The Tunnels of MSU
ALL OVER THE CAMPUS
East Lansing, mi 48823
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There were kids that went down in there and tried to blow pipes up and played that what-do-you-call-it game with tunnels," he said. "I don`t remember what happened, but it seemed to me that one of the kids got killed or something."
University engineer Bob Nestle said there are about 10.5 miles of tunnels running through both north and south campus. The steam from the tunnels is transferred into steam lines which travel under bridges over the Red Cedar River.
The tunnels, which are about 7-square-feet tall, are up to 90 years old in the north end of campus.
"Inside those tunnels are steam and condensate lines that provide steam for campus buildings which turns into condensate in the building and goes back through the tunnels to power plant and gets turned into steam again," Nestle said.
He said basically every building, including new structures such as the Biomedical and Physical Sciences Building and the Shaw Lane parking ramp, have steam tunnel work associated with them.
Audrey Brockhaussaid she thinks the tunnels are used for more than just steam regulation.
While walking across campus last summer, the interdisciplinary studies in biological sciences junior noticed something suspicious in front of the Administration Building.
"Men in suits came out of those tunnels, they were walking out," she said. "It was creepy seeing these men in black suits coming out of the ground. I brought my friends back there later because it was so strange and we found a place for a key."
Brockhaus said the fact the tunnels are square makes her think their main use could be for a walking space.
"It`s all flat, so people can go through it," she said. "It almost seems like it`s a bomb shelter they don`t want us to know about, like a weird backup plan for a nuclear war or something."
And although there hasn`t been much of a problem in recent years as far as tunnel break-ins go, Nestle warns it`s not a good idea to go searching for them as there is a high potential for serious injury or even death once inside.
"The key concern about people being in these tunnels is that steam is carried in the pipes down there at about 90 PSI," he said. "The tunnels are very hot, you could be overcome by heat. If somebody were to break a pipe down there, which could happen, and let that steam loose, it would turn that tunnel into an oven almost immediately."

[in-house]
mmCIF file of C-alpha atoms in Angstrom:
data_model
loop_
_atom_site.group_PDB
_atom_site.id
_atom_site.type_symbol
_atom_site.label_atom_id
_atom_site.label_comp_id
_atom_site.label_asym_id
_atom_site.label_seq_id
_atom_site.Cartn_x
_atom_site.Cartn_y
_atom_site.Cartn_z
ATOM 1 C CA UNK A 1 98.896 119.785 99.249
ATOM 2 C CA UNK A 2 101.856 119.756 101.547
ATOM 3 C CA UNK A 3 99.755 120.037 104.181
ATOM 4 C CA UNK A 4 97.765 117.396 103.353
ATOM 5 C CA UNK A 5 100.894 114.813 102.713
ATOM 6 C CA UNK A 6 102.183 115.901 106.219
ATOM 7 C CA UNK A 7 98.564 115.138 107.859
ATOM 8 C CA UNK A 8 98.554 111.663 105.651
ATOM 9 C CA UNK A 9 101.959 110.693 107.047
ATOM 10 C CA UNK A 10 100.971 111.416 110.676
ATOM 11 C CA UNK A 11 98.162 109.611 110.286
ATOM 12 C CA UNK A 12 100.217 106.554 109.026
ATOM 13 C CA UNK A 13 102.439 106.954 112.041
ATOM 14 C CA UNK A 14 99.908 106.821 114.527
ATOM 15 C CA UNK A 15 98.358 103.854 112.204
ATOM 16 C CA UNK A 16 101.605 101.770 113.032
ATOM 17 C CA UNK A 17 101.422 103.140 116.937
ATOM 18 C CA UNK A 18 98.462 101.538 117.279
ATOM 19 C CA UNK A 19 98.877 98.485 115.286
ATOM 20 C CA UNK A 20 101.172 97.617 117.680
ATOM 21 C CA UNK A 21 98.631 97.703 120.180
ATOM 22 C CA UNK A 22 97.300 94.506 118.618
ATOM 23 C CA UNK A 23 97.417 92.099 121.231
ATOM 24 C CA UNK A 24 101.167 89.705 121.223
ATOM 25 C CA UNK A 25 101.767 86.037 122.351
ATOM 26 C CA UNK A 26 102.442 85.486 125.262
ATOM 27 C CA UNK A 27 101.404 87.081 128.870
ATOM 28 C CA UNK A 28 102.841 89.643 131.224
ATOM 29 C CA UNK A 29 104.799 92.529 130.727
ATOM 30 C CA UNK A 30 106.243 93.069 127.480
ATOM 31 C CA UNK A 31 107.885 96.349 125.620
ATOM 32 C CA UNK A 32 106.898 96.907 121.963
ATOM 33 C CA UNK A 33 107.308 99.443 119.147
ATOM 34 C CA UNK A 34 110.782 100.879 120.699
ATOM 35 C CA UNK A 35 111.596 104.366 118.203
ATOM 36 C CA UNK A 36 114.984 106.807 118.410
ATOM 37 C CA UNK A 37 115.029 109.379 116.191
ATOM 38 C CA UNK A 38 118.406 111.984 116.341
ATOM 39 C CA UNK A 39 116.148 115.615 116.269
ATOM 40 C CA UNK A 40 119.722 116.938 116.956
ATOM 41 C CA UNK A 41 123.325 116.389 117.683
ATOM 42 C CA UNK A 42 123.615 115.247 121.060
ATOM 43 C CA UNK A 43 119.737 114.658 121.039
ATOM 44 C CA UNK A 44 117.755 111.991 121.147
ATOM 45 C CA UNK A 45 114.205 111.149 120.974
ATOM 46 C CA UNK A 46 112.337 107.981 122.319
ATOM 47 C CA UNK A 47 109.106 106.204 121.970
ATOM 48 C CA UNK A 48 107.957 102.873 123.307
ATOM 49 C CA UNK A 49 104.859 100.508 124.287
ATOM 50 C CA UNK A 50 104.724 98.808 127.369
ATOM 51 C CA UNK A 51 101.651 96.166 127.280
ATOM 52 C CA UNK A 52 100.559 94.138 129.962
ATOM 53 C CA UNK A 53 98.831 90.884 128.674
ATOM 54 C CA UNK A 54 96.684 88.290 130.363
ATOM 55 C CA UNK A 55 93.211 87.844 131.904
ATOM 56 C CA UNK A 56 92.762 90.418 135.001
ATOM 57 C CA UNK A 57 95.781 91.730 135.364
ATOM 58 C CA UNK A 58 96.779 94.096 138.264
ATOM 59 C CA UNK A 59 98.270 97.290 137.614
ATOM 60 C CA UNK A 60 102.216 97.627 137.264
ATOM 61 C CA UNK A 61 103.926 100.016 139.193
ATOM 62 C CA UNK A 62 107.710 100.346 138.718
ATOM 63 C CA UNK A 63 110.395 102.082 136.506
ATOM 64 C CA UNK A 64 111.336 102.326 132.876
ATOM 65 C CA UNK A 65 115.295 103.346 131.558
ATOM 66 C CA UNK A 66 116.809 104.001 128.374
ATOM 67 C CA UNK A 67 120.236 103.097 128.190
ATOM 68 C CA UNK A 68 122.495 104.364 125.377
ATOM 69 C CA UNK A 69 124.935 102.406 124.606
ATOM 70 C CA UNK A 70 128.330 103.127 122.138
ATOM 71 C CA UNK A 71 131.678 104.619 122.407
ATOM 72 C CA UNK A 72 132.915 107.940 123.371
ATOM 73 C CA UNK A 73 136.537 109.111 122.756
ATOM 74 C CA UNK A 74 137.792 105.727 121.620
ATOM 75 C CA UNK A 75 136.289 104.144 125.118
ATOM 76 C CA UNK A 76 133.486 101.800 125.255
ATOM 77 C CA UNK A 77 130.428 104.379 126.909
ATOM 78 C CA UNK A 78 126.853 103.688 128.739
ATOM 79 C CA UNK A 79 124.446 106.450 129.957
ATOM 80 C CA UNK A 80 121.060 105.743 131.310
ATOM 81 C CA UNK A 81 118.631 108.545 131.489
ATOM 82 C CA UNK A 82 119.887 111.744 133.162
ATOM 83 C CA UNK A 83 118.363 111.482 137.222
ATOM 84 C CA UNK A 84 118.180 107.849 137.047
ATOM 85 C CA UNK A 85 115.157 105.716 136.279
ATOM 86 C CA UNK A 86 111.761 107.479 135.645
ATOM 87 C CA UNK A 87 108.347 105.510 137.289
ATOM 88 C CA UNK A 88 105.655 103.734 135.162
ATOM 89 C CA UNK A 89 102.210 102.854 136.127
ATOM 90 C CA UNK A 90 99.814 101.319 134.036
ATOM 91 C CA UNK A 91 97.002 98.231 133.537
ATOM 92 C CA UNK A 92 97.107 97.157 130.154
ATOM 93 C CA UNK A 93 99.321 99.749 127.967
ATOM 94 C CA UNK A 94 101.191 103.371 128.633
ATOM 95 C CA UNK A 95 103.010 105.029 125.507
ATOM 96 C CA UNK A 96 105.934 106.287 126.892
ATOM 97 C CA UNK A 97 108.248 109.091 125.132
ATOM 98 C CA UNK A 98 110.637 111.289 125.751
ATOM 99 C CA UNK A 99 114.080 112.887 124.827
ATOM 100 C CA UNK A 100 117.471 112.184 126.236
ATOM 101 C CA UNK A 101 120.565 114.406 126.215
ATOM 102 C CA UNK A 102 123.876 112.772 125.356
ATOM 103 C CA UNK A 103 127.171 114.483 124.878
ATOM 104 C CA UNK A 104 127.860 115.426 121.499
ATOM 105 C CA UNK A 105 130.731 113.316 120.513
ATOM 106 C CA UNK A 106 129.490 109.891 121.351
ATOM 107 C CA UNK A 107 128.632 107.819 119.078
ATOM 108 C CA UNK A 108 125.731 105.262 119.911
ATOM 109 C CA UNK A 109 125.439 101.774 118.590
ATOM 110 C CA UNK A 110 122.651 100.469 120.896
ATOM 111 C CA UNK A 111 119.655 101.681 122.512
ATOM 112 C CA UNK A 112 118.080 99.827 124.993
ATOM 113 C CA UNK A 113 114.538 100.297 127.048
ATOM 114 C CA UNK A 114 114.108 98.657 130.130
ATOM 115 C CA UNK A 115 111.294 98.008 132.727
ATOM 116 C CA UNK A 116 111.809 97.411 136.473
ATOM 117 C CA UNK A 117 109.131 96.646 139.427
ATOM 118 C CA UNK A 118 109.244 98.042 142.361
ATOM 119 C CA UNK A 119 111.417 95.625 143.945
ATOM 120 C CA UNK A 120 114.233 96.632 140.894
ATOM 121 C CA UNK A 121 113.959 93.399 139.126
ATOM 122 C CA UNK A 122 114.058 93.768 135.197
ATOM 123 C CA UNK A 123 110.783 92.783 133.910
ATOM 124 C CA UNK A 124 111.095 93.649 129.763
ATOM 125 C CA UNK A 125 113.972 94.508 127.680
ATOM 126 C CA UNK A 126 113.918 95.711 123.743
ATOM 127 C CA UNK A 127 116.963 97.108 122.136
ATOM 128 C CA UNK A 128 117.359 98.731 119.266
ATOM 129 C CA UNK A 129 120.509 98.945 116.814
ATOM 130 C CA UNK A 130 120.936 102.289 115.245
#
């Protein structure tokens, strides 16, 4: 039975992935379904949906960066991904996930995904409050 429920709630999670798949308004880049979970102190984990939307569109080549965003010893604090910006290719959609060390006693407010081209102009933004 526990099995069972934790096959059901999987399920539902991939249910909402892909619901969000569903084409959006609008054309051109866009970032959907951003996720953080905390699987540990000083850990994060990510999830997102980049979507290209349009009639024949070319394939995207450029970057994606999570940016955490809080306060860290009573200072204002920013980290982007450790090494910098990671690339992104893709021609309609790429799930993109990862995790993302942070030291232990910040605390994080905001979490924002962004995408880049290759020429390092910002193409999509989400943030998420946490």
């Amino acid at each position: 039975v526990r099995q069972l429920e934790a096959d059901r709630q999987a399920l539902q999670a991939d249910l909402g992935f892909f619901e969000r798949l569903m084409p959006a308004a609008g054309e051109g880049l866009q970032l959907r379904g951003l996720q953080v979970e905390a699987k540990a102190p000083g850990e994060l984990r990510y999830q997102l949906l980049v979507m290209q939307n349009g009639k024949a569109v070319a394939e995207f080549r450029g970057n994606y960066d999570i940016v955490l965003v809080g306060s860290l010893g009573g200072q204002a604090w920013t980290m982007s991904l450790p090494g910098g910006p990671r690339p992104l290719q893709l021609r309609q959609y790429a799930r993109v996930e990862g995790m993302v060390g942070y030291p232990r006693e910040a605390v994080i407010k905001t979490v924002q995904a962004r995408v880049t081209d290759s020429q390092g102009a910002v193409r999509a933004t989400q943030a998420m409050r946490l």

Nestle said it`s been about 15 years since people have broken into the tunnels in search of a good place to play Dungeons and Dragons.(BULL SHIT, sorry back to the story....)
"That game got really popular for a while," he said. "The tunnels were a real attraction for people who wanted to play that game."
Not only has the dwindling popularity of the game assisted in keeping the tunnels secret, but security on the tunnels has also been improved immensely.
"We learned a long time ago not to underestimate the ingenuity of students on campus when it comes to getting into locked spaces," Nestle said.
MSU English Professor Bill Vincent chose the MSU tunnels as the filming location for a few scenes in a scary movie he wrote.
The film, "Terror at Baxter U," was released last June and was filmed entirely on campus.
"It was a horror film and we thought the tunnels would be a good place to film," he said. "Back in the `60s and `70s, there were rumors that people played Dungeons and Dragons down there. There was also a legend that some guy had disappeared down there and was found dead but as far as I know, that wasn`t true."
Vincent`s screenplay focused on a blood-sucking, man-eating monster that lived in the underbelly of campus` many aging edifices.
"We just filmed in the tunnels below Berkey Hall and that`s all," he said.
Although the tunnels provided excellent scenery and mood for the film, Vincent, who has walked through the underground system, said there`s nothing exciting about them.
"They`re really sort of uninteresting, they`re just these tunnels with all kinds of pipes running through them," he said. "They`re uncomfortable, dirty and not pleasant to walk through."
Still, the thought of a mysterious underground world on campus is an idea some students have romanticized.
If someone does happen to make their way through the tunnels and survives, there could be some serious repercussions awaiting them when they get out.
University Ordinance 15.09 states, "No person shall enter any steam tunnel, mechanical room or boiler room unless required to do so in the proper performance of assigned university duties."
That ordinance and others are maintained by the MSU Department of Police and Public Safety and the Board of Trustees, said Bryan Robinson, assistant to the university Ombudsman Stan Soffin.
"I would just think people wouldn`t want to be down there because of the safety hazards but as far as punishment, I only know what we would cite them for," MSU police Sgt. Florene McGlothian-Taylor said.
WARNING WARNING WARNING WARNING WARNING WARNING WARNING WARNING
If you get caught they will bust you bad
Crimanal tresspassing.. So do be careful!!
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